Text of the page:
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Student-Centered Coaching
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Table of Contents

Acknowledgments About the Authors Introduction Our Coaching Beliefs Core Practices for Student-Centered Coaching Student-Centered Coaching Is Driven by Formative Assessment Data How Student-Centered Coaching Compares With Other Coaching Models Moving Forward Chapter 1: Setting Goals for Coaching Cycles The Move-Setting Goals for Coaching Cycles Why Setting Goals for Coaching Cycles Is Important What Setting Goals for Coaching Cycles Looks Like Lessons From the Field Tools and Techniques A Final Thought Chapter 2: Using Learning Targets The Move-Using Learning Targets Why Using Learning Targets Is Important What Using Learning Targets Looks Like Lessons From the Field Tools and Techniques A Final Thought Chapter 3: Getting Ready for Coaching in the Classroom The Move-Getting Ready for Coaching in the Classroom Why Getting Ready for Coaching in the Classroom Is Important What Getting Ready for Coaching in the Classroom Looks Like Lessons From the Field Tools and Techniques A Final Thought Chapter 4: Noticing and Naming The Move-Noticing and Naming Why Noticing and Naming Is Important What Noticing and Naming Looks Like Lessons From the Field Tools and Techniques A Final Thought Chapter 5: Micro Modeling The Move-Micro Modeling Why Micro Modeling Is Important What Micro Modeling Looks Like Lessons From the Field Tools and Techniques A Final Thought Chapter 6: Thinking Aloud The Move-Thinking Aloud Why Thinking Aloud Is Important What Thinking Aloud Looks Like Lessons From the Field Tools and Techniques A Final Thought Chapter 7: Sorting Student Work The Move-Sorting Student Work Why Sorting Student Work Is Important What Sorting Student Work Looks Like Lessons From the Field Tools and Techniques A Final Thought Chapter 8: Providing Strengths-Based Feedback The Move-Providing Strengths-Based Feedback Why Providing Strengths-Based Feedback Is Important What Providing Strengths-Based Feedback Looks Like Lessons From the Field Tools and Techniques A Final Thought Chapter 9: Measuring the Impact of Coaching The Move-Measuring the Impact of Coaching Why Measuring the Impact of Coaching Is Important What Measuring the Impact of Coaching Looks Like Lessons From the Field Tools and Techniques A Final Thought In Closing Appendix Resource A-If/Then Charts Resource B-Coaching Logs Resource C-Language Stems Resource D-Planning Tools Resource E-Agreements and Protocols Resource F-Results-Based Coaching Tool References Index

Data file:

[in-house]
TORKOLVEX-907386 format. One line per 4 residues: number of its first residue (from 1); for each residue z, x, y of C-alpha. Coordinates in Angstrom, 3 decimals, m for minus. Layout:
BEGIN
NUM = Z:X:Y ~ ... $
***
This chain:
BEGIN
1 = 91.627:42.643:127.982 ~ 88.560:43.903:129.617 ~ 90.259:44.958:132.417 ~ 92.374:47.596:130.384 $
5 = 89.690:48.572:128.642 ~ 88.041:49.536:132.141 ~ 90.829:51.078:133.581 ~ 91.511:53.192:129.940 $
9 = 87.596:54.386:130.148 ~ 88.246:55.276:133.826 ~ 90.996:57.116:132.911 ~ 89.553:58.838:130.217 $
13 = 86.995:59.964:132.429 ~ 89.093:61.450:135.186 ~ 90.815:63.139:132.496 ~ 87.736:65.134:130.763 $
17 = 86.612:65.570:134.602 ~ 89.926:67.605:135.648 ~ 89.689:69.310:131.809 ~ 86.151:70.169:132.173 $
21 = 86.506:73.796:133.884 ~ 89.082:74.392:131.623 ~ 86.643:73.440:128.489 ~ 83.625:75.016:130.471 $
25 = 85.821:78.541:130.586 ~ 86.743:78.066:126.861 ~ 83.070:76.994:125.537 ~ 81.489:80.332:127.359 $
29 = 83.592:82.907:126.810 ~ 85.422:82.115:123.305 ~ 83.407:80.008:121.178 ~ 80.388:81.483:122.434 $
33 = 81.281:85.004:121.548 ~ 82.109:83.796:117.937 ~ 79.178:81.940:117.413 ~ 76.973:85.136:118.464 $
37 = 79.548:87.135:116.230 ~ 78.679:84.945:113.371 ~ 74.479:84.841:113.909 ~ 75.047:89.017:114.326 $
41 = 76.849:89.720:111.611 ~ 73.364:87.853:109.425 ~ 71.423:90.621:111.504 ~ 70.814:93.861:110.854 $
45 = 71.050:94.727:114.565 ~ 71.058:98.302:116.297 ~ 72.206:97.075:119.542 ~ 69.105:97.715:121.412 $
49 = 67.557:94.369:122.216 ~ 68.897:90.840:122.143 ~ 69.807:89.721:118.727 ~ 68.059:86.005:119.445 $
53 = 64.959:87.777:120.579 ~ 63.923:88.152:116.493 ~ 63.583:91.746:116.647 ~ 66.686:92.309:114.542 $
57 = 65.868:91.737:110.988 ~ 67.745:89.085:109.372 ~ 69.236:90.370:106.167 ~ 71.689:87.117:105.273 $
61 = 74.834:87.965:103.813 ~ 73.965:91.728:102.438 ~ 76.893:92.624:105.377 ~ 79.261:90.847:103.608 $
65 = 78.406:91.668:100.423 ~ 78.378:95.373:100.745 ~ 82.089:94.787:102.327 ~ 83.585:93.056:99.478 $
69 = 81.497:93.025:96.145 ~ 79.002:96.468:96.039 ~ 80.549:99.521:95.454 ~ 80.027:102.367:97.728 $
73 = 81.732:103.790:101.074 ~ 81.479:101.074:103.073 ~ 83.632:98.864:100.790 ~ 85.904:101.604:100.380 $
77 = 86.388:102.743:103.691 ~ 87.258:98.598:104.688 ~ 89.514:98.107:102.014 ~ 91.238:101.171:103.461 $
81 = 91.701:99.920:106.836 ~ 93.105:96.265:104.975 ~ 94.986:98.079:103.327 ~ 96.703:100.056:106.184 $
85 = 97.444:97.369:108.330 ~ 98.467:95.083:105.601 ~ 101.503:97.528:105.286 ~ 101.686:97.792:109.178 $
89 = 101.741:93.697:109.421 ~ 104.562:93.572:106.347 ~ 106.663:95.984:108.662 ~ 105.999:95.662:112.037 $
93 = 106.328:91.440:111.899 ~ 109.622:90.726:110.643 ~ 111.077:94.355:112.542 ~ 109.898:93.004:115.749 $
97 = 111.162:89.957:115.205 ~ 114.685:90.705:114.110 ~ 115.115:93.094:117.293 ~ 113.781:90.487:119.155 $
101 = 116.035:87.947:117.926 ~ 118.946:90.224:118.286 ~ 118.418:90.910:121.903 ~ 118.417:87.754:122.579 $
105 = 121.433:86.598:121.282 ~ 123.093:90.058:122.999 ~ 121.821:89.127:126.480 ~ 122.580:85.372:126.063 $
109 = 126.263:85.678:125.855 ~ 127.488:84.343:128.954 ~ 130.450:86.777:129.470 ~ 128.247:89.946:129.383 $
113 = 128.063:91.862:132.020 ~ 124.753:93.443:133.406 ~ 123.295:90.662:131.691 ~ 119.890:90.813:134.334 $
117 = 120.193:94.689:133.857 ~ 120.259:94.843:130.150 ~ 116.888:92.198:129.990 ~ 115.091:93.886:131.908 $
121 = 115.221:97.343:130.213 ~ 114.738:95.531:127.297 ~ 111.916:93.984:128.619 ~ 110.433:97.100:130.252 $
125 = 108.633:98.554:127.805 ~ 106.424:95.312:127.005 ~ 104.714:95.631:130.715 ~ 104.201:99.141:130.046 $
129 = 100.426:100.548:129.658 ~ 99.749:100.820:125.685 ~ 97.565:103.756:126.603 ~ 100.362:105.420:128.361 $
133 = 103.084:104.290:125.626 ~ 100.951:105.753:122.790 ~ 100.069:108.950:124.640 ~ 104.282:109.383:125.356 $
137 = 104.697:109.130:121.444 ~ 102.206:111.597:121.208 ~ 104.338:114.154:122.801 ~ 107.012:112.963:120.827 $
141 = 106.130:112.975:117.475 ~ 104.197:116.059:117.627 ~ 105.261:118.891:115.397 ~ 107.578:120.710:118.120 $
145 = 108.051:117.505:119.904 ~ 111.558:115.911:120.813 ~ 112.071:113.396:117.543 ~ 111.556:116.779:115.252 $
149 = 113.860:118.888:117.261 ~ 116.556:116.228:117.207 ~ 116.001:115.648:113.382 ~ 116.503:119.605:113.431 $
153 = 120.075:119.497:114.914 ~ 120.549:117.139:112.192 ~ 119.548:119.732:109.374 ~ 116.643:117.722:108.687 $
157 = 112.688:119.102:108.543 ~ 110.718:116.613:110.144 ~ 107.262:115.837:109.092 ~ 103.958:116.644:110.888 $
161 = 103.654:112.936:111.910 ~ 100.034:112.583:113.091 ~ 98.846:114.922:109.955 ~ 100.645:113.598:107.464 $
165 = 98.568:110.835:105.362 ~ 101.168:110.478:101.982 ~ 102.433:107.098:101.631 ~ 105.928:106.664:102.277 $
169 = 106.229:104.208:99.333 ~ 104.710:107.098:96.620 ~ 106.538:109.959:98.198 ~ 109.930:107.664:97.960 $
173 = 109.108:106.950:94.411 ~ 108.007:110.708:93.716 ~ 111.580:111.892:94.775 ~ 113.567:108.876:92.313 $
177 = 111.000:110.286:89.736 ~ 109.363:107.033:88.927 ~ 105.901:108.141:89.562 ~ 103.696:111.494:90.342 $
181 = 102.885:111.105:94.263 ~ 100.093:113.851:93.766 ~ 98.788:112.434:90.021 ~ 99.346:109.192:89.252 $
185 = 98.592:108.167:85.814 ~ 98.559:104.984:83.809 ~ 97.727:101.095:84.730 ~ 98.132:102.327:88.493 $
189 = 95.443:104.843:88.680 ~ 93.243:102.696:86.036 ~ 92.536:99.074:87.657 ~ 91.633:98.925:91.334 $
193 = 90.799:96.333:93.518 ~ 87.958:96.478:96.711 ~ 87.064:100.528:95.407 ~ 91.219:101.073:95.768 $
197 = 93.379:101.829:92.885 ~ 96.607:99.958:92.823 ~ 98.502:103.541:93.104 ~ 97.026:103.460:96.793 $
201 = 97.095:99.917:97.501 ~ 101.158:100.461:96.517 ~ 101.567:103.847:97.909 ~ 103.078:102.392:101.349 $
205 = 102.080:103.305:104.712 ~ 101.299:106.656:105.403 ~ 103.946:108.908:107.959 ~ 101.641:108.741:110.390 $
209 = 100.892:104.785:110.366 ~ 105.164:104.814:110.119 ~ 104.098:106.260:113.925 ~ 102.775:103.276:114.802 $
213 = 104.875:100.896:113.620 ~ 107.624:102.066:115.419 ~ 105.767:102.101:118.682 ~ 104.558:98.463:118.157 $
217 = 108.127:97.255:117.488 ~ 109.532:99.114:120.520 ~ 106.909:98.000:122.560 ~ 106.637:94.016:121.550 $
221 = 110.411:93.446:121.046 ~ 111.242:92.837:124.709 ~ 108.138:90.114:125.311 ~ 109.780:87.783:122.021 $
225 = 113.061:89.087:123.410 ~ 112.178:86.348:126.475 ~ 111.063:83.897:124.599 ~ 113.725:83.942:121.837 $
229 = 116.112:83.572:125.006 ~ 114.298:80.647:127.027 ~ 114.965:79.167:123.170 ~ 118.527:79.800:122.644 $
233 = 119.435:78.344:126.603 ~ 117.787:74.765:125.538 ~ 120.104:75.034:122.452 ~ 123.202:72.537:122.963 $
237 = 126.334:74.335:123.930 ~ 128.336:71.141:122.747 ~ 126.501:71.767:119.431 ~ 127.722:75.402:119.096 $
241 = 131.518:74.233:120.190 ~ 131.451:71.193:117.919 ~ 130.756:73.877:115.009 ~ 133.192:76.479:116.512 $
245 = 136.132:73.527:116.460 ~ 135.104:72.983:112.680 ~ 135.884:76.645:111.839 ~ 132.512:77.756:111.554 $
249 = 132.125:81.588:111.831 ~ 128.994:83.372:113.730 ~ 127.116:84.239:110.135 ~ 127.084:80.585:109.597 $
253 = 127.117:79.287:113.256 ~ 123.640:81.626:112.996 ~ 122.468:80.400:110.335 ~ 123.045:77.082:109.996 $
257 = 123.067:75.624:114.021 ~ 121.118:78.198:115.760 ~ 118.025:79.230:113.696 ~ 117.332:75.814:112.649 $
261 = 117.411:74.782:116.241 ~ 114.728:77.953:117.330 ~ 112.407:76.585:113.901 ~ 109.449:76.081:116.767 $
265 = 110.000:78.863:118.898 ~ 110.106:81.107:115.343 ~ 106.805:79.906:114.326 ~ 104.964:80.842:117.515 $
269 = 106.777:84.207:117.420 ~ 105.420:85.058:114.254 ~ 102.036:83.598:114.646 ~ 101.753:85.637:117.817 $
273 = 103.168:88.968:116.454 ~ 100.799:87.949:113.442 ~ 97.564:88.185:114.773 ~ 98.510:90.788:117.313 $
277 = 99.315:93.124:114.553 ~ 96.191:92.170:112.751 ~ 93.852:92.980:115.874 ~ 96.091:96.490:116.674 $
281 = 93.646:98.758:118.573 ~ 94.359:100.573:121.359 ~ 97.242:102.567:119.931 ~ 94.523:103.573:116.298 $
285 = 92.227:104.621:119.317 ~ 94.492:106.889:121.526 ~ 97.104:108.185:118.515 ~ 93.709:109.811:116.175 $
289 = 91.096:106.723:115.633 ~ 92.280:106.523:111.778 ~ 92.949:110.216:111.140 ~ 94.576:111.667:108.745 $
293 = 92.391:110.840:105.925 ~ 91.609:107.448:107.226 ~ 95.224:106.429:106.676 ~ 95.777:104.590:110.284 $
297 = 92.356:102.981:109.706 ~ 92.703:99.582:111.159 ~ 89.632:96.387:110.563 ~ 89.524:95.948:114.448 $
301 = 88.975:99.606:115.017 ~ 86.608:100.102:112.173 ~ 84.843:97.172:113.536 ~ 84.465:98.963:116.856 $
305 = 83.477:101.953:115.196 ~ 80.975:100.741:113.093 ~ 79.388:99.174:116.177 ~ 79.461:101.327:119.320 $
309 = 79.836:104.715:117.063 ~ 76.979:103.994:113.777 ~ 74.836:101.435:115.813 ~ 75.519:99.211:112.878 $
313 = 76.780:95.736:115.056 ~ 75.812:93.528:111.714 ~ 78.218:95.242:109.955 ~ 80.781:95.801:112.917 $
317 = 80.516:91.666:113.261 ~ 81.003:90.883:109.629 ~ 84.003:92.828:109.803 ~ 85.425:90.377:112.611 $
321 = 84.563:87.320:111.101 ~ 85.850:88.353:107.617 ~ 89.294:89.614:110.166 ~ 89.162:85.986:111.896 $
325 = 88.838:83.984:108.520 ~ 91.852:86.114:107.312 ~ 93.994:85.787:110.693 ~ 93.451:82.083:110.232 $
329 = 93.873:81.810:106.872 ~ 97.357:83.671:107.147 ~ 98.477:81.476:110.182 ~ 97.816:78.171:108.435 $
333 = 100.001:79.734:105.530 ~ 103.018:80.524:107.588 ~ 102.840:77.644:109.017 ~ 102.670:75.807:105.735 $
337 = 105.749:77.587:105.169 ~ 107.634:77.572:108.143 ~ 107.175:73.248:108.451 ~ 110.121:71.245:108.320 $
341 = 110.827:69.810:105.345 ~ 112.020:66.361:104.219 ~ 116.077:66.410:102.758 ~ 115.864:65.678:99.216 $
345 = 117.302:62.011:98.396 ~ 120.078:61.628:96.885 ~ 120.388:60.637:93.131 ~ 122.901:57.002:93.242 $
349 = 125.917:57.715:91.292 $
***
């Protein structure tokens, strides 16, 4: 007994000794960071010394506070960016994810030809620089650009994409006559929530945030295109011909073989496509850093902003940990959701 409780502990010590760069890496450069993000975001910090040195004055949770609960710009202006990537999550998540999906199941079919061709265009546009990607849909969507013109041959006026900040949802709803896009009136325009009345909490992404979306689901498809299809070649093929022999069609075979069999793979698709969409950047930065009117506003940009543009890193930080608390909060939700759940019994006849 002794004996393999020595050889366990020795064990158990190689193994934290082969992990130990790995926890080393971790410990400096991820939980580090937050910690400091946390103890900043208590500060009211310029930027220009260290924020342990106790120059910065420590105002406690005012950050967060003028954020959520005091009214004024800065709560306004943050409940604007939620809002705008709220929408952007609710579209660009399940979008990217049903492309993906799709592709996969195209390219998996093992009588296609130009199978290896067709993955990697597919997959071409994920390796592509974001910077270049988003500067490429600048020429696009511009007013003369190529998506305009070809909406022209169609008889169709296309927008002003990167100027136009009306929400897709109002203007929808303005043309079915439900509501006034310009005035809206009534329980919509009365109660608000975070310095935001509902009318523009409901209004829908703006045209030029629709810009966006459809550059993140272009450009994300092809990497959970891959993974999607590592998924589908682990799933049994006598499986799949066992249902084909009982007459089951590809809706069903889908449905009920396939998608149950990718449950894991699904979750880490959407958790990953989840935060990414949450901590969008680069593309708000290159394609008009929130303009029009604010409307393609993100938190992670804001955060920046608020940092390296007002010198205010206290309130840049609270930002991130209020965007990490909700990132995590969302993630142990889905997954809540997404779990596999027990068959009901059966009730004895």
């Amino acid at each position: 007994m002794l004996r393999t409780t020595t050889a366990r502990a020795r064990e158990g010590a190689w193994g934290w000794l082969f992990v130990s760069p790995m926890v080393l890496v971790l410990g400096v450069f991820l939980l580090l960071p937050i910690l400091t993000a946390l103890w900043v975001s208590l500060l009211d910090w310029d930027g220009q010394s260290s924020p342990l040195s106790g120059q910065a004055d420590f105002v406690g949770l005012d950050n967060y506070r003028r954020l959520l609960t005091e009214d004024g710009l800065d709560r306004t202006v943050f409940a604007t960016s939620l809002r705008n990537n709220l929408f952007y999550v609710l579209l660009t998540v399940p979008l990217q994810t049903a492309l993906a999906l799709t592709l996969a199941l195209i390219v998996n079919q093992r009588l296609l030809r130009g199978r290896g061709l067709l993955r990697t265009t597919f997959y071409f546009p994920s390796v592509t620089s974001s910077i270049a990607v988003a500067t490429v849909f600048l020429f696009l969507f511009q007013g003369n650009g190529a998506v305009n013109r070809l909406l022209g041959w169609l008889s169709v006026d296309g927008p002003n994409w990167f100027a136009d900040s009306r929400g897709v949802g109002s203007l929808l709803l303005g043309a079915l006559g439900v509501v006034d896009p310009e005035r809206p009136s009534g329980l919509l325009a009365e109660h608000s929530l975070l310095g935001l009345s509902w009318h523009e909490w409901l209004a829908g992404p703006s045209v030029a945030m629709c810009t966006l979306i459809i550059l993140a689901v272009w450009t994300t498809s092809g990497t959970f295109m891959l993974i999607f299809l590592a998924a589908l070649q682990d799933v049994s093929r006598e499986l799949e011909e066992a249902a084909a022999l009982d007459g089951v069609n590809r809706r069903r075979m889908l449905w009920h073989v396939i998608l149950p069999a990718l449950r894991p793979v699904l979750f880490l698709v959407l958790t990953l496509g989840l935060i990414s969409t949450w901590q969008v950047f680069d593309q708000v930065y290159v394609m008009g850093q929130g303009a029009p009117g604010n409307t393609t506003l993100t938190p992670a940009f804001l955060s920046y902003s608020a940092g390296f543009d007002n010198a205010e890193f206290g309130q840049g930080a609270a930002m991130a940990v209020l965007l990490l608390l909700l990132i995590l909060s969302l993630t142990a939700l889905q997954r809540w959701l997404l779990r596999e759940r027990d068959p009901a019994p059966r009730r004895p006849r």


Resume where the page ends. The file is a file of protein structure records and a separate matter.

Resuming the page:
About the Author

Diane Sweeney is the author of Student-Centered Coaching: The Moves (Corwin, 2016), Student-Centered Coaching: A Guide for K-8 Coaches and Principals (Corwin, 2011) and Student-Centered Coaching at the Secondary Level (Corwin, 2013). Each of these books is grounded in the simple but powerful premise that coaching can be designed to more directly impact student learning. Her first book, Learning Along the Way (Stenhouse, 2003) shares the story of how an urban elementary school transformed itself to become a learning community. Diane spends her time speaking and consulting for schools and educational organizations across the country. She is also an instructor for the University of Wisconsin, Madison. When she isn't working in schools, she loves to spend time outside with her family in Denver, Colorado. Leanna Harris is the co-author of Student-Centered Coaching: The Moves (Corwin, 2016). She has worked as a teacher, coach, and consultant across grades K-12 and currently works with Diane Sweeney Consulting to help schools and districts implement student-centered coaching. Her work is based upon the belief that professional development for teachers is most effective when it is grounded in outcomes for student achievement - for every child, every day. Leanna is a passionate skier and cyclist. She lives in Denver, Colorado with her husband and three kids.

Reviews

"Student-Centered Coaching: The Moves would have been particularly helpful when I began coaching six years ago. Even now, I have gleaned new insight into what coaching should look like and how to make forward progress with teachers." -- Ruthanne Munger, Instructional Coach

"This book contains many hands-on techniques that can serve coaches well in working with teachers (and students). It addresses a lot of the common pitfalls that occur when learning to be a coach. The book serves as a great tool for experienced coaches as well as those just entering into the position."

-- Ann M. Lorey, Common Core Coach and Science Department Instructional Supervisor

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